Ethnic Minorities Win Seats in Armenian Parliament
Four representatives of Armenia’s main ethnic minorities have been elected to the National Assembly under special legal quotas.
Three of them — a Yazidi, a Kurd and an Assyrian — ran for the parliament on the ticket of the ruling Republican Party of Armenia (HHK). The fourth elected deputy, ethnic Russian Tatyana Mikaelian, was nominated by Gagik Tsarukian’s alliance.
One of the amendments to the Armenian constitution enacted in 2015 stipulates that members of ethnic minorities shall be given seats in the National Assembly “in a manner defined by the Electoral Code.” The new code passed last year required Armenian parties and blocs participating in the April 2 parliamentary elections to have ethnic Yazidis, Russians, Assyrians and Kurds among their candidates.
Some Yazidi activists in Yerevan complained about this procedure in an open letter to President Serzh Sarkisian in February. They said that their community, thought to number over 40,000 members, should be allowed to pick a parliament deputy in a separate election.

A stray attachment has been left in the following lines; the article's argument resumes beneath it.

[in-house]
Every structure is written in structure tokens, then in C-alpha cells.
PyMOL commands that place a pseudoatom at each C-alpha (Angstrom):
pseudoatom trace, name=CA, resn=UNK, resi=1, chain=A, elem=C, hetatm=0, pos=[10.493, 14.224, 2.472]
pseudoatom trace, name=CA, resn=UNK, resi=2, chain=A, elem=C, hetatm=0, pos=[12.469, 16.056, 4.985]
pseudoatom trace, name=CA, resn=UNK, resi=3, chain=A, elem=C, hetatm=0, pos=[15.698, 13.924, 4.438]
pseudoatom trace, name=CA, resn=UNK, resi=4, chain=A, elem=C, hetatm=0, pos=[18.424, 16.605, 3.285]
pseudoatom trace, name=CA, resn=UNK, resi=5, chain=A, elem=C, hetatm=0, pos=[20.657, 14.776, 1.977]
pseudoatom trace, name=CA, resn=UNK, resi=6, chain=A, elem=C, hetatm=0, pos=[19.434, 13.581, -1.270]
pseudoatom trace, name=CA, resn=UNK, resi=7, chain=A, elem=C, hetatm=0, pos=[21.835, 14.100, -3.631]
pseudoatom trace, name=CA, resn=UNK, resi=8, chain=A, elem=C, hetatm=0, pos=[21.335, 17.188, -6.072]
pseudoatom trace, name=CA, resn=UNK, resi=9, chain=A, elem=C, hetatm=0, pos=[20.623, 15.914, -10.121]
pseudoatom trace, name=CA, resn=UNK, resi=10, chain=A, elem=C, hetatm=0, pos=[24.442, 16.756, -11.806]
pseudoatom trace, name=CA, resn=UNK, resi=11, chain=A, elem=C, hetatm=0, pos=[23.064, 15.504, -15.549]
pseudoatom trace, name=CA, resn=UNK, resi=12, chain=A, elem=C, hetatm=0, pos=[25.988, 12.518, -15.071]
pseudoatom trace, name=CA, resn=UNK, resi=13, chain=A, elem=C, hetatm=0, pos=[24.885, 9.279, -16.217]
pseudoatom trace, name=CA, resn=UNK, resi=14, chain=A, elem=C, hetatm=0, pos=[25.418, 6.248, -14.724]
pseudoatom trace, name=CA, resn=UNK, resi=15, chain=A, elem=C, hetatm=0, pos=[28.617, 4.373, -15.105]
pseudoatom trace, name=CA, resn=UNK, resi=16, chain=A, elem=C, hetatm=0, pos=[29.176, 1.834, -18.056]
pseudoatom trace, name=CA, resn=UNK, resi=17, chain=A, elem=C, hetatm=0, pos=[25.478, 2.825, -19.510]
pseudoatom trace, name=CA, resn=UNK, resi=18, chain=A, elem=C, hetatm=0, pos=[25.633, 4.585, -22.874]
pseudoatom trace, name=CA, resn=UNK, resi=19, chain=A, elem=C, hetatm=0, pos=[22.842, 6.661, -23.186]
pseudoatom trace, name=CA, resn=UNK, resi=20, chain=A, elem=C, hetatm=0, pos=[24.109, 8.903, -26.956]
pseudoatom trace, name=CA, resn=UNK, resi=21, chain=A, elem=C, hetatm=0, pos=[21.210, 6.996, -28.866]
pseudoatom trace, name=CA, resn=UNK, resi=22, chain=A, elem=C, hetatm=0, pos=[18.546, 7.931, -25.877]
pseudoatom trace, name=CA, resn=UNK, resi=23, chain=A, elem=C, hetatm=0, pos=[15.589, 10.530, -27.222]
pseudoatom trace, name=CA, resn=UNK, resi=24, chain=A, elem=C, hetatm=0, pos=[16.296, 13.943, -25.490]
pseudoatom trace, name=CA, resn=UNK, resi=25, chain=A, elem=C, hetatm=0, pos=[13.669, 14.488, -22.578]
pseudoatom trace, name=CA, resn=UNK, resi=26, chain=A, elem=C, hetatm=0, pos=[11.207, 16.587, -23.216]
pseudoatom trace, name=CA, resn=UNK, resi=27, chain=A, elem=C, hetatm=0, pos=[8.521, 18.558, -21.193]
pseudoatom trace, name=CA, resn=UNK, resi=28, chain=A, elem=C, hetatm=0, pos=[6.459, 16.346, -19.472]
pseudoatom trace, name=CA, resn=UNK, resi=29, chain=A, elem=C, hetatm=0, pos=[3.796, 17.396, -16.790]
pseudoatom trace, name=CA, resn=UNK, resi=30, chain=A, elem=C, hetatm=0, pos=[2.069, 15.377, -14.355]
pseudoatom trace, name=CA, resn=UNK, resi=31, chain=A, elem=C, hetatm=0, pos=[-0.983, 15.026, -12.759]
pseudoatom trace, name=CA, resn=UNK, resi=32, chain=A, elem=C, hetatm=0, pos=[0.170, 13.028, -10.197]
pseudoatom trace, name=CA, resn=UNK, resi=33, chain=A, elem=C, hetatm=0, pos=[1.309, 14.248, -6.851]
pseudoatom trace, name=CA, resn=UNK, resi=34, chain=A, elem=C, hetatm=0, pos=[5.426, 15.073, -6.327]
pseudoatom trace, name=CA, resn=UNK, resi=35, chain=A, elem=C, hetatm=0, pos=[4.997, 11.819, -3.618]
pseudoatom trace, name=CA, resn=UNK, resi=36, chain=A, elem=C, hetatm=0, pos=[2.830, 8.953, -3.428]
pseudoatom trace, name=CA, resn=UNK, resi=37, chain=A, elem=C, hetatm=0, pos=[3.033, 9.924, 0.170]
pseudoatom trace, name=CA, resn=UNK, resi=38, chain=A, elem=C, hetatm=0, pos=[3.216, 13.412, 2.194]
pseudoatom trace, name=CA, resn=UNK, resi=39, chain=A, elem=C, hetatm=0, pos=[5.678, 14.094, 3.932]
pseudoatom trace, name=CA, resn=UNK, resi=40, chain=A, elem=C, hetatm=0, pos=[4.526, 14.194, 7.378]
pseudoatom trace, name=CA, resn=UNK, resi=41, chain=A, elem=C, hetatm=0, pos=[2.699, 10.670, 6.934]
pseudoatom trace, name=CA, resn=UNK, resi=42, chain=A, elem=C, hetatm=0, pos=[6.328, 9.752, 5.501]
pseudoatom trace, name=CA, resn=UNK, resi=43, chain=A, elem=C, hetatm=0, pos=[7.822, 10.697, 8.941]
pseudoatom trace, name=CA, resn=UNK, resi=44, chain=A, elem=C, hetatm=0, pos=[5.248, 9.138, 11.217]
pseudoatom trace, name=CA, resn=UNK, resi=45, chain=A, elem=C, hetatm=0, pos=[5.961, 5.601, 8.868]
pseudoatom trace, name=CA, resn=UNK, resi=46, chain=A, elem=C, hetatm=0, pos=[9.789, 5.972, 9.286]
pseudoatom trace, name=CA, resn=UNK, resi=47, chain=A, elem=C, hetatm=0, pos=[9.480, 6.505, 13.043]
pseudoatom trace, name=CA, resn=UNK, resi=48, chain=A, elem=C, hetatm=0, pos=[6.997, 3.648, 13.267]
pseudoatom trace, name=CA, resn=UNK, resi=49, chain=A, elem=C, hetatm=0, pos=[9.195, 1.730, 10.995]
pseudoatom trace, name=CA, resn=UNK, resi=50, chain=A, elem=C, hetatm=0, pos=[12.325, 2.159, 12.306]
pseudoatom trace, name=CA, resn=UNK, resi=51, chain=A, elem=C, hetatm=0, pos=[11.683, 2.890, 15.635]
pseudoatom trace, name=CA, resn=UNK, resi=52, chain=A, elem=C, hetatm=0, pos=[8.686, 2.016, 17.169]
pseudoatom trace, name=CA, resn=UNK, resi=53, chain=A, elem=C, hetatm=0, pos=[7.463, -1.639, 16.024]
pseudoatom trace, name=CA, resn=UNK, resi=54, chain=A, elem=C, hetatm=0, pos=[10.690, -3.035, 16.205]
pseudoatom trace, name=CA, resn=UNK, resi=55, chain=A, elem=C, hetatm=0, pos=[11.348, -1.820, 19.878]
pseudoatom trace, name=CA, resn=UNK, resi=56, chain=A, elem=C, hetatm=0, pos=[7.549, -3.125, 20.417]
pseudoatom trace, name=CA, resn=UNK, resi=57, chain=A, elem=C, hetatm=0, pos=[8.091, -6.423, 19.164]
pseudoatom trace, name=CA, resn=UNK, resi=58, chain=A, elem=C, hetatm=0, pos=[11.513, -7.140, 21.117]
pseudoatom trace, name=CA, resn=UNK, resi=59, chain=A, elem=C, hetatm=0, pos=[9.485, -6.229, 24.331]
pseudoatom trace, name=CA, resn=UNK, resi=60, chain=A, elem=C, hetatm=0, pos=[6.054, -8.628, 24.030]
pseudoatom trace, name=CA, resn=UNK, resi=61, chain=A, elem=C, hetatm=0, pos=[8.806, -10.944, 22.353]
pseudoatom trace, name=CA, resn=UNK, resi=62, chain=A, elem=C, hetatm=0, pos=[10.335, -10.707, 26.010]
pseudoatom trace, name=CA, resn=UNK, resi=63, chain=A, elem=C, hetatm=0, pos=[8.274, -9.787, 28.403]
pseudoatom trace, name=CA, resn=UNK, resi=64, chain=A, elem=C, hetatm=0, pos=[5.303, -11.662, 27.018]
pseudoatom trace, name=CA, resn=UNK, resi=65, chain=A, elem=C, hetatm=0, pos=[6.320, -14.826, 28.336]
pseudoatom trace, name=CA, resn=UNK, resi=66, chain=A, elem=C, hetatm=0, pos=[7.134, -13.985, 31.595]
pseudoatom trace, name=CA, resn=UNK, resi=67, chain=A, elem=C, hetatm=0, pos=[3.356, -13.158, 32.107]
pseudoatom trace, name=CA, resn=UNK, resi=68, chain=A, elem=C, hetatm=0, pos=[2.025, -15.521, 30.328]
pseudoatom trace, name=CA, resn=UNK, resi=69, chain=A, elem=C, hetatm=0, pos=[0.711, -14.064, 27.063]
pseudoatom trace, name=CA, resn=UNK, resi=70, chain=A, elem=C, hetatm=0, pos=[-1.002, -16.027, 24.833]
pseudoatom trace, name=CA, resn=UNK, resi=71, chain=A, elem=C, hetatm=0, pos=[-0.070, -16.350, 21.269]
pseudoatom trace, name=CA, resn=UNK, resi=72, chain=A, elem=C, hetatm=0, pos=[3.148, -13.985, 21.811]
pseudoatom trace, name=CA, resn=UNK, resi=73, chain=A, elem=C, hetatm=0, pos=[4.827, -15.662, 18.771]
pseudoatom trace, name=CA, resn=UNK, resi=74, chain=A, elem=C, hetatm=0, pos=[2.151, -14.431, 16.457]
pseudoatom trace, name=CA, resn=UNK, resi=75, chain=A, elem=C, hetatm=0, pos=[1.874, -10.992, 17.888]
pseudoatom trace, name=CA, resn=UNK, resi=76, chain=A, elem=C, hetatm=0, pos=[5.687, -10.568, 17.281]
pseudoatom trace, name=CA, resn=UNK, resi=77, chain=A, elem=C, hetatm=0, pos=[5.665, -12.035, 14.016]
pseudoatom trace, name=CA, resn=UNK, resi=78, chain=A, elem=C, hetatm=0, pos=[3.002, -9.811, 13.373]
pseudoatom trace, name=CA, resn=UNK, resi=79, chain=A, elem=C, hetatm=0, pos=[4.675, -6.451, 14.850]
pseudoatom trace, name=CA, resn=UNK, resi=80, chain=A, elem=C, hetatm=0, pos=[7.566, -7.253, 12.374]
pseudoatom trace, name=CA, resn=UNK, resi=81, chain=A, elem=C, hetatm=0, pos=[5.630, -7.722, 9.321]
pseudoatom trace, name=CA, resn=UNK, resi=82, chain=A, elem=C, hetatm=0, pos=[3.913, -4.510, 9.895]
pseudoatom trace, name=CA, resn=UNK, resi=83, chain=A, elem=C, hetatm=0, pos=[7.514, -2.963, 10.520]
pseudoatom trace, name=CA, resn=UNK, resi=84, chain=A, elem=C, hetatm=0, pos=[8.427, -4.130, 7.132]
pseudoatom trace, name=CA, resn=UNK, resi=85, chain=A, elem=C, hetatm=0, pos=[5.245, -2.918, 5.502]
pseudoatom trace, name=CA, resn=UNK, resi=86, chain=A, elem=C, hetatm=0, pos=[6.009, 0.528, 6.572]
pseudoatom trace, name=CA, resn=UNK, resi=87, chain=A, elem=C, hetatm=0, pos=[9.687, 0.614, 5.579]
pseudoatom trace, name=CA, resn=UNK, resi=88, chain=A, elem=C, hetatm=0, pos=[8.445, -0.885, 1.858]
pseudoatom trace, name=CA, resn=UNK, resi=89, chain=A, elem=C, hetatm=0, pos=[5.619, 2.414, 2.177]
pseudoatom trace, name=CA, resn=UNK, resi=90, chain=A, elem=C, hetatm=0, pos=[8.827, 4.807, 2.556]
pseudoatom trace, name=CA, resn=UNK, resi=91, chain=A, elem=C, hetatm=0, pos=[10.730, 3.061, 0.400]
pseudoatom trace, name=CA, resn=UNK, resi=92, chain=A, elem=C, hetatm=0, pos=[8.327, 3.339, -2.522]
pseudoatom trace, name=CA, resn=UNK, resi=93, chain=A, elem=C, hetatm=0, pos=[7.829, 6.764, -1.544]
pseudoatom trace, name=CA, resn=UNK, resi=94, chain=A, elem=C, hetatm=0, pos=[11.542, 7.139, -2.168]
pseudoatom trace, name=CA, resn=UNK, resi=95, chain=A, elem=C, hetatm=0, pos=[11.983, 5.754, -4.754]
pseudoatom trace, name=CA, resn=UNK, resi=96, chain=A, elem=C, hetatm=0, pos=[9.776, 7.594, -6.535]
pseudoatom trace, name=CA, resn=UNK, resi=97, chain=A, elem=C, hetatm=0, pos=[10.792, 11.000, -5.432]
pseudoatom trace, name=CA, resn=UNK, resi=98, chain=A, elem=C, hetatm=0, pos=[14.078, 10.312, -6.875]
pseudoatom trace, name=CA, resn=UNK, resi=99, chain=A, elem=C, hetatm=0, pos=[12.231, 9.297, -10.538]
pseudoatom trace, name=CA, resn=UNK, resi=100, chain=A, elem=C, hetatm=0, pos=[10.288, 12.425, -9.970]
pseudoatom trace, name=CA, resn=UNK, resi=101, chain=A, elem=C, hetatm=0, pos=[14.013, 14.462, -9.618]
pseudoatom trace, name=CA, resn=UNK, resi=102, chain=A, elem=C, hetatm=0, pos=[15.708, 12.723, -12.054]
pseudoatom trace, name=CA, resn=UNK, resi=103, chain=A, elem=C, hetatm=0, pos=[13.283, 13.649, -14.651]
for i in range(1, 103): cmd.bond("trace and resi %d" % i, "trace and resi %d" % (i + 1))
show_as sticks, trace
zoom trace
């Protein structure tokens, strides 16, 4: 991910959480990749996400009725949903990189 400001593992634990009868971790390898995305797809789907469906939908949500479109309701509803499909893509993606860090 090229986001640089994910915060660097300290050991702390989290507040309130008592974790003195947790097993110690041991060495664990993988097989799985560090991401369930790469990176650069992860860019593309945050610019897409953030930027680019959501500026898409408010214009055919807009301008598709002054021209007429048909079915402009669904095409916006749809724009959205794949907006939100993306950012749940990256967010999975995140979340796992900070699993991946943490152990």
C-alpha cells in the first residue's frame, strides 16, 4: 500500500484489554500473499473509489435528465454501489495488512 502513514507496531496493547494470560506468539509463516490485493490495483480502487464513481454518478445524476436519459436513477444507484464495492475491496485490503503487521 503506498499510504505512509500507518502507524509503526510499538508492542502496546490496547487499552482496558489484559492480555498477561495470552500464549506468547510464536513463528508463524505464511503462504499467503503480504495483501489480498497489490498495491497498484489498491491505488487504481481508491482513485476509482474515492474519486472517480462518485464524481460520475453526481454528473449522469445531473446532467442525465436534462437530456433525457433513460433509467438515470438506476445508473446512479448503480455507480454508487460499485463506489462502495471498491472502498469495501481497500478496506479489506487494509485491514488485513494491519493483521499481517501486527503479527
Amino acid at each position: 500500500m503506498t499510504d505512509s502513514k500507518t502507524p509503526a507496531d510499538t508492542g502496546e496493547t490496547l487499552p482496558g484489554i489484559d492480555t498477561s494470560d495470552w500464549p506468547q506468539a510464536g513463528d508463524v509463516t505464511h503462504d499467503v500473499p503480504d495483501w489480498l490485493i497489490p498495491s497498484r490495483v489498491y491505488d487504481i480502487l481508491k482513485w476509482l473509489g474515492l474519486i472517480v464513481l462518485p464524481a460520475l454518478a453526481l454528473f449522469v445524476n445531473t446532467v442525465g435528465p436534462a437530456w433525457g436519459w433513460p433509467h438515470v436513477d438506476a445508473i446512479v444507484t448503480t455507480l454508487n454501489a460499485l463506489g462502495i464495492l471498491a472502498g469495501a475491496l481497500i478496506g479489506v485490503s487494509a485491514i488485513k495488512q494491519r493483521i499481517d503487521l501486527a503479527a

The newly elected Yazidi lawmaker, Rustam Mahmudian, is a constitutional law expert who has held until now a senior position at Armenia’s Judicial Department monitoring courts. Mahmudian said on Thursday that his election to the parliament on Sunday is a “historic” event for Armenia’s largest ethnic minority.
Mahmudian told RFE/RL’s Armenian service that one of his first steps in the new capacity will be to have the Armenian parliament officially recognize the 2014 massacres of Yazidis in northern Iraq by the so-called Islamic States as genocide. “But in general, we will be engaging in legislative work for the sake of our country and all of its citizens and also presenting the interests of ethnic minorities if they require legislative solutions,” he said.
The 3,000-strong Assyrian community will be represented in the legislature by Arsen Mikhaylov, the head of the main community organization called the Atur Union. “Representatives of our communities in Europe came here [ahead of the April 2 elections] to campaign with us,” he said. “They also think it’s very important for us to have a deputy in Armenia’s National Assembly.”
“We have problems and it will be easier for us to solve those problems through the National Assembly,” explained Mikhaylov. “These are mainly educational and cultural issues. We have no political issues in Armenia.”
Both Mikhaylov and Mahmudian said they ran for the parliament as HHK candidates because they think that addressing issues facing their communities will be easier with the help of the ruling party than an opposition group.
According to government estimates, there are 11,000 ethnic Russians and 2,000 Kurds in Armenia.